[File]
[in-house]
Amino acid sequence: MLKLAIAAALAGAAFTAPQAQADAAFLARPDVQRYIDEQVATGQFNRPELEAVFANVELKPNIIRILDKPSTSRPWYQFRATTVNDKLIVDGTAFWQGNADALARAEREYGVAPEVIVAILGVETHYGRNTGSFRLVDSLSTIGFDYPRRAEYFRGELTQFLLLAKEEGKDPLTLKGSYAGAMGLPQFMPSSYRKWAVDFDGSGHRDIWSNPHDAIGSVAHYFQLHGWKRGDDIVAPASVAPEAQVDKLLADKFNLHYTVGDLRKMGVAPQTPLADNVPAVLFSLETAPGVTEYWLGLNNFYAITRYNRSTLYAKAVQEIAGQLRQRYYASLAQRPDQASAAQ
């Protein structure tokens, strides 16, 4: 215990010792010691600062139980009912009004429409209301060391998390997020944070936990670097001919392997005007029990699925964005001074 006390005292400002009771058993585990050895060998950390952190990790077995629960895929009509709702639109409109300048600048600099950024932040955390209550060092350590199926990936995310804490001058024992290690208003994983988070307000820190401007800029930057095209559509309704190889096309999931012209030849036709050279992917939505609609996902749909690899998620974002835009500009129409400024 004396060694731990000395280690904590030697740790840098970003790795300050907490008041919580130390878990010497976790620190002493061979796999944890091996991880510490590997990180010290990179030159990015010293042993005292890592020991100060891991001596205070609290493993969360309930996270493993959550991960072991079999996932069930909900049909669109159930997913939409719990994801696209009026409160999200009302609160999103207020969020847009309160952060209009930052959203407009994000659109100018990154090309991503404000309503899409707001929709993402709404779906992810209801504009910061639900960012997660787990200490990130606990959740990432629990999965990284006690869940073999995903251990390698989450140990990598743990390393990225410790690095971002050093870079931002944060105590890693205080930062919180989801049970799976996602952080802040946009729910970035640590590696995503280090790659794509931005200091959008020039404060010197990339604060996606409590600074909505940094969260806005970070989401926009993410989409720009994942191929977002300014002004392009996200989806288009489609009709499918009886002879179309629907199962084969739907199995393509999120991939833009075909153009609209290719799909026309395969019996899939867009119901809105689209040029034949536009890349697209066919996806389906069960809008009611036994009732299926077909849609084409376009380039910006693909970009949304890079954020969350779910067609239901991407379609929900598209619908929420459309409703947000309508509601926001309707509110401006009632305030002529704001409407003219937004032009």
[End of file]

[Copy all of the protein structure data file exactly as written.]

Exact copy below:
[in-house]
Amino acid sequence: MLKLAIAAALAGAAFTAPQAQADAAFLARPDVQRYIDEQVATGQFNRPELEAVFANVELKPNIIRILDKPSTSRPWYQFRATTVNDKLIVDGTAFWQGNADALARAEREYGVAPEVIVAILGVETHYGRNTGSFRLVDSLSTIGFDYPRRAEYFRGELTQFLLLAKEEGKDPLTLKGSYAGAMGLPQFMPSSYRKWAVDFDGSGHRDIWSNPHDAIGSVAHYFQLHGWKRGDDIVAPASVAPEAQVDKLLADKFNLHYTVGDLRKMGVAPQTPLADNVPAVLFSLETAPGVTEYWLGLNNFYAITRYNRSTLYAKAVQEIAGQLRQRYYASLAQRPDQASAAQ
């Protein structure tokens, strides 16, 4: 215990010792010691600062139980009912009004429409209301060391998390997020944070936990670097001919392997005007029990699925964005001074 006390005292400002009771058993585990050895060998950390952190990790077995629960895929009509709702639109409109300048600048600099950024932040955390209550060092350590199926990936995310804490001058024992290690208003994983988070307000820190401007800029930057095209559509309704190889096309999931012209030849036709050279992917939505609609996902749909690899998620974002835009500009129409400024 004396060694731990000395280690904590030697740790840098970003790795300050907490008041919580130390878990010497976790620190002493061979796999944890091996991880510490590997990180010290990179030159990015010293042993005292890592020991100060891991001596205070609290493993969360309930996270493993959550991960072991079999996932069930909900049909669109159930997913939409719990994801696209009026409160999200009302609160999103207020969020847009309160952060209009930052959203407009994000659109100018990154090309991503404000309503899409707001929709993402709404779906992810209801504009910061639900960012997660787990200490990130606990959740990432629990999965990284006690869940073999995903251990390698989450140990990598743990390393990225410790690095971002050093870079931002944060105590890693205080930062919180989801049970799976996602952080802040946009729910970035640590590696995503280090790659794509931005200091959008020039404060010197990339604060996606409590600074909505940094969260806005970070989401926009993410989409720009994942191929977002300014002004392009996200989806288009489609009709499918009886002879179309629907199962084969739907199995393509999120991939833009075909153009609209290719799909026309395969019996899939867009119901809105689209040029034949536009890349697209066919996806389906069960809008009611036994009732299926077909849609084409376009380039910006693909970009949304890079954020969350779910067609239901991407379609929900598209619908929420459309409703947000309508509601926001309707509110401006009632305030002529704001409407003219937004032009």